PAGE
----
TAIPEI (THE CHINA POST/ASIA NEWS NETWORK) - The Chinese authorities have reportedly planned to reduce the number of Taiwan-bound Chinese tourists in three stages by the end of the year, and the total number of tourist arrivals from mainland China is estimated to fall to under two million in 2016, down sharply from the 3.85 million arrivals recorded in 2015, the Chinese-language United Evening News reported on Friday (June 10).
In the first stage, starting from March 20 through June 20, Beijing plans to cut the number of Chinese tourists bound for Taiwan by one third, or 50,000, from the original monthly quota of 150,000. The figure will be further axed to only 37,500 starting on Oct 15, the newspaper said.
Beijing is taking the action to tighten its control over Taiwan-bound tourist arrivals, after Taiwan President Tsai Ing-wen avoided using the term "1992 Consensus" in her inauguration speech.
Accordingly, Ms Tsai's speech was dubbed by Beijing as an "incomplete answer sheet".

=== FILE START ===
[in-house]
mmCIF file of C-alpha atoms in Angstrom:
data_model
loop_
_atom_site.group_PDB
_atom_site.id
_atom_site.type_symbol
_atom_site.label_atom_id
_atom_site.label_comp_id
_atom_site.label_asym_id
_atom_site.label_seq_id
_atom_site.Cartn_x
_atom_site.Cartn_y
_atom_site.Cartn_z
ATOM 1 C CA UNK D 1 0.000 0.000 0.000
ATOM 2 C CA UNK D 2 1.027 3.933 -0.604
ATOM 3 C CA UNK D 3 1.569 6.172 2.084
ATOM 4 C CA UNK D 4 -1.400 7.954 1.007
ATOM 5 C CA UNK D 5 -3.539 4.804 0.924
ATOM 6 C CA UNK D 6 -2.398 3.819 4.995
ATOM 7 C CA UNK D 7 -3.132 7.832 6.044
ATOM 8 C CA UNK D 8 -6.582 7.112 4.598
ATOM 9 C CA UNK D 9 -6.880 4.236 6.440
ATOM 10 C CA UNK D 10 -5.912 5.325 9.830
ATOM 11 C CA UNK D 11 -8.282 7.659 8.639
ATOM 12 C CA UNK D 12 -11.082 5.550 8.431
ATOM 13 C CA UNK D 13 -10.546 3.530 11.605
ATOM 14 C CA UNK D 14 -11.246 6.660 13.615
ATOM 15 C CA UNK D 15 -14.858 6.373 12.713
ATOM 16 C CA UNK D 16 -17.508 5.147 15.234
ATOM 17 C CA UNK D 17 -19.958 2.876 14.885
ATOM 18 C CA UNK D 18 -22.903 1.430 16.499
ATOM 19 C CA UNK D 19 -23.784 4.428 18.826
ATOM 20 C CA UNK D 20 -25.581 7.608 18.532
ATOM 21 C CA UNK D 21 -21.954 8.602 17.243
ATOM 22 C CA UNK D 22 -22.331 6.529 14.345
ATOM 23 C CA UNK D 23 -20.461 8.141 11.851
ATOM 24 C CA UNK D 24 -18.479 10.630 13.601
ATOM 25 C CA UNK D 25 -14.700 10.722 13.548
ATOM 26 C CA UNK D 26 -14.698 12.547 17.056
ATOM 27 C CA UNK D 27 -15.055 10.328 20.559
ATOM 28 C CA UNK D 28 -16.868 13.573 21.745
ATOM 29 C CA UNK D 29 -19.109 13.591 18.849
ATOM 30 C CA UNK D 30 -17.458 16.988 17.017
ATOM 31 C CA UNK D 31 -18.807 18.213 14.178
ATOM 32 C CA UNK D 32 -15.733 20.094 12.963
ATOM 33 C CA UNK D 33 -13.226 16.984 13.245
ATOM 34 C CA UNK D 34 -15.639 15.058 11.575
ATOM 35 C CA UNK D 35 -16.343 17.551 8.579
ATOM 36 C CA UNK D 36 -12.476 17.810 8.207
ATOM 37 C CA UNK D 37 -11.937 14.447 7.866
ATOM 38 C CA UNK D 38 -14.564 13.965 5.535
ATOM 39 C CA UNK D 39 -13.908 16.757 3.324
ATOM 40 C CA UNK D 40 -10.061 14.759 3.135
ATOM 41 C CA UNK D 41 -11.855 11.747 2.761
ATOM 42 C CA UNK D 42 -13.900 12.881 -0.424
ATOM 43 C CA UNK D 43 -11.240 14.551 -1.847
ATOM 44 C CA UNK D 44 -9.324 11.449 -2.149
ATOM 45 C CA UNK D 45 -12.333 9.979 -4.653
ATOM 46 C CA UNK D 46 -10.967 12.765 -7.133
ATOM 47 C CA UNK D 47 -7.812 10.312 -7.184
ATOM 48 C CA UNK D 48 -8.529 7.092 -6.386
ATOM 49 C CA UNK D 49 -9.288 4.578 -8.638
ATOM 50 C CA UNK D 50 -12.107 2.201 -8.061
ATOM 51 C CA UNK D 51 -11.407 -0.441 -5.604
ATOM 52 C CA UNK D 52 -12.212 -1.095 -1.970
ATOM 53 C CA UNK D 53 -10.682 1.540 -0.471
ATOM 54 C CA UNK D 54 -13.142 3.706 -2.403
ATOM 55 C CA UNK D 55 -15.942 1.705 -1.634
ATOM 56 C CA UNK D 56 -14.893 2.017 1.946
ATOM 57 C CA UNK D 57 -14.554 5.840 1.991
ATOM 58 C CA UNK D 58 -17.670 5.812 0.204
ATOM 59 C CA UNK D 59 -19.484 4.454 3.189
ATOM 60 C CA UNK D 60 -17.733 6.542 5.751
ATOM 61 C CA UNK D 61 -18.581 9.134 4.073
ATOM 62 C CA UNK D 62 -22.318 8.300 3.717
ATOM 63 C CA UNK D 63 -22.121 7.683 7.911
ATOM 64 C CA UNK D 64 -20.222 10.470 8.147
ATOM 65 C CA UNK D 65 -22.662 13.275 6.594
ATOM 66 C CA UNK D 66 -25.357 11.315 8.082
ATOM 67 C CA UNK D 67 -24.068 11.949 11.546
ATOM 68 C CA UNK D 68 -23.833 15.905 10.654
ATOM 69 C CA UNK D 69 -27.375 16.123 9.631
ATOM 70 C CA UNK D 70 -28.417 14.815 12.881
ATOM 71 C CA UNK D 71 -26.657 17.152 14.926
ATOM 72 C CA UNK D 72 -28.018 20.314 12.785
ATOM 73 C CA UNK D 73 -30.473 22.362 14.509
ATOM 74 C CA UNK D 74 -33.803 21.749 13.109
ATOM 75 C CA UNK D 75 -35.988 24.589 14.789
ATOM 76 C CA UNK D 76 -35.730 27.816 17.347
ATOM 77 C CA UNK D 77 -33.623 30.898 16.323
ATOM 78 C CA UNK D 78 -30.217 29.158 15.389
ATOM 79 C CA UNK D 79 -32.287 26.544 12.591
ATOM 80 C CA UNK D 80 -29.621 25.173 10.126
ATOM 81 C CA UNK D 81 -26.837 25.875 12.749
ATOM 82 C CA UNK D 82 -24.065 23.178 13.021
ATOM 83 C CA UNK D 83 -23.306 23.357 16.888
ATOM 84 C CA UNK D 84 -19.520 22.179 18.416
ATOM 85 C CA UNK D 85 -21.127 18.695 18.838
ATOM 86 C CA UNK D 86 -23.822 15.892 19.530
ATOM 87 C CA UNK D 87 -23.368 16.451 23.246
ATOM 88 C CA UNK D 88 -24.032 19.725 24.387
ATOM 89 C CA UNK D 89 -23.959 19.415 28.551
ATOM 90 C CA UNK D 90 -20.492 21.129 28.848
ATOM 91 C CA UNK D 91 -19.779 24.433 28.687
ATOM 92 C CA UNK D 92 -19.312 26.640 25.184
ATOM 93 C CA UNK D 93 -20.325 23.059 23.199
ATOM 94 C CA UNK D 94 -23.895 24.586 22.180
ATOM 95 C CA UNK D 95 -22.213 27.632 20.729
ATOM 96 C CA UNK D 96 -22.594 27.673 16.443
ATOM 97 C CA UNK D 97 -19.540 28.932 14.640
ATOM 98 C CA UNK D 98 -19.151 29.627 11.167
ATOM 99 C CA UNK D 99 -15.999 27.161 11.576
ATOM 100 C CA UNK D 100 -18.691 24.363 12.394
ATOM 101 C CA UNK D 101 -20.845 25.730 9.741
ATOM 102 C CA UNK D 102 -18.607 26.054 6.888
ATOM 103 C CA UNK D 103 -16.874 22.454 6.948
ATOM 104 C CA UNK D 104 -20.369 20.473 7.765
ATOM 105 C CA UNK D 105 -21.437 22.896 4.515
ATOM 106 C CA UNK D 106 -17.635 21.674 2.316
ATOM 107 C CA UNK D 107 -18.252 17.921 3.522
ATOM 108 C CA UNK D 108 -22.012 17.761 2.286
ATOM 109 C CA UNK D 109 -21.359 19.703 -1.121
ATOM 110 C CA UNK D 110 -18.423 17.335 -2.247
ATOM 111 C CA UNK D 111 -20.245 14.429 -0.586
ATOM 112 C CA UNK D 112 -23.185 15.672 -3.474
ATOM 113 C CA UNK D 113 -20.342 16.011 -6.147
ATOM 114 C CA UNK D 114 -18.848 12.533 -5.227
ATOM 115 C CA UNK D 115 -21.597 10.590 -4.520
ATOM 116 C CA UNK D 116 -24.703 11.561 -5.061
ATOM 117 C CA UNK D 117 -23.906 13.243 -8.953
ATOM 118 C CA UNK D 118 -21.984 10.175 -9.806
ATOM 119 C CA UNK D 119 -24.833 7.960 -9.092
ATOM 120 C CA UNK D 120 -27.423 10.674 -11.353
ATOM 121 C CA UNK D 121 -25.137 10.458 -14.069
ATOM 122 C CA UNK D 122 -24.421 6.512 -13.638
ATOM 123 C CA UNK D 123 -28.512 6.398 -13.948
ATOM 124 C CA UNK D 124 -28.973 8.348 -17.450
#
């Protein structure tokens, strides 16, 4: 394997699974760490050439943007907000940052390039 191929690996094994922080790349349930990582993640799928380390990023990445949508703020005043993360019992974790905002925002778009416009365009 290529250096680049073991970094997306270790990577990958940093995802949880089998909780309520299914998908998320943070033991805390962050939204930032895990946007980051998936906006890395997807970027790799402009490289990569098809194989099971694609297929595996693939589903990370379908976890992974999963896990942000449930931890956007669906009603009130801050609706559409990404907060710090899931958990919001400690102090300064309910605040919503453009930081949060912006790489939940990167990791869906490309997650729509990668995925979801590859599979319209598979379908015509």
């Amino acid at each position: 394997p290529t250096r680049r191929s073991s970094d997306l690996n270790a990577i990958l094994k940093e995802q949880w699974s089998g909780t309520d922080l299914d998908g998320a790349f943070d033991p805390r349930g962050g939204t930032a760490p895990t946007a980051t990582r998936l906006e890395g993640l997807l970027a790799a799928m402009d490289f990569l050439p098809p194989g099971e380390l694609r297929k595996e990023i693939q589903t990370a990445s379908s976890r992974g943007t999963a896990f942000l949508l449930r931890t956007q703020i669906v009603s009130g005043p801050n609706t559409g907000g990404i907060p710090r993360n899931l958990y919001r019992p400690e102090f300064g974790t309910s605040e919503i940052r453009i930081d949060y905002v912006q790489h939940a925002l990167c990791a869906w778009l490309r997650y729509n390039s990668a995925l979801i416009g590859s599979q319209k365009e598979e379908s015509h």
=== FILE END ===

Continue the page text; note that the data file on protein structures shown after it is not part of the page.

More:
The consensus, reached in 1992 at a meeting in Hong Kong between both sides of the Strait, refers to a tacit agreement that there is only "one China" but either side can interpret "China" on its own. Beijing has regarded the consensus as the foundation for developing cross-strait exchanges.
Cross-strait ties caught in a stalemate Various cross-strait exchanges have been caught in a stalemate since Ms Tsai took office on May 20.
Ms Tsai remained tight-lipped about the "1992 Consensus" even at a recent dinner party with representatives from Taiwanese businesses operating in the mainland who returned to Taiwan for the Dragon Boat Festival.
Informed sources said that the official communications channel between Taiwan's Mainland Affairs Office (MAC) and the mainland's Taiwan Affairs Office, and the semi-official exchange mechanism between the Taipei's Straits Exchange Foundation and Beijing's Association for Relations across the Taiwan Straits have been closed.
But MAC officials said that the doors are not completely shut, remaining ajar to allow low-level exchanges of messages and information.
The officials also said that the new government in Taiwan is trying to keep in contact with the other side of the Strait through phone calls, faxes or the WeChat messaging platform.
"We have yet to receive any response from the other side of the Strait, but at least they have 'read' our messages," an MAC official said.
The MAC also tried to use some unofficial channels to express its hope for maintaining normal exchanges with mainland China, yet in vain.
"We hope such a 'transitional situation' can come to an end soon. If the existing bilateral pacts already signed fail to be implemented, then people on both sides of the Taiwan Strait will suffer," the official said.